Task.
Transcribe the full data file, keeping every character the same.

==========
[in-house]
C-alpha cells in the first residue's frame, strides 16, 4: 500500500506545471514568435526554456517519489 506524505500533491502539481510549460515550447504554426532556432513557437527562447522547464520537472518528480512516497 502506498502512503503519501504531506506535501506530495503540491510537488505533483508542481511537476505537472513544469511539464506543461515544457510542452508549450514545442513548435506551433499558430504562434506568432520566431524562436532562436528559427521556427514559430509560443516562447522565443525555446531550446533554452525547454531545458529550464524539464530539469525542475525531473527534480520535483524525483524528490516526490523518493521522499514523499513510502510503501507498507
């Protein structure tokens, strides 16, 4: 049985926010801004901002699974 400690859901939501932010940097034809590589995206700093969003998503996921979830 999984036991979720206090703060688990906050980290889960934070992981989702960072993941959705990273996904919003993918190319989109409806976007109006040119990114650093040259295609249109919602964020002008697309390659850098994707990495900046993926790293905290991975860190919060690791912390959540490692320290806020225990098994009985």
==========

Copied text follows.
[in-house]
C-alpha cells in the first residue's frame, strides 16, 4: 500500500506545471514568435526554456517519489 506524505500533491502539481510549460515550447504554426532556432513557437527562447522547464520537472518528480512516497 502506498502512503503519501504531506506535501506530495503540491510537488505533483508542481511537476505537472513544469511539464506543461515544457510542452508549450514545442513548435506551433499558430504562434506568432520566431524562436532562436528559427521556427514559430509560443516562447522565443525555446531550446533554452525547454531545458529550464524539464530539469525542475525531473527534480520535483524525483524528490516526490523518493521522499514523499513510502510503501507498507
């Protein structure tokens, strides 16, 4: 049985926010801004901002699974 400690859901939501932010940097034809590589995206700093969003998503996921979830 999984036991979720206090703060688990906050980290889960934070992981989702960072993941959705990273996904919003993918190319989109409806976007109006040119990114650093040259295609249109919602964020002008697309390659850098994707990495900046993926790293905290991975860190919060690791912390959540490692320290806020225990098994009985």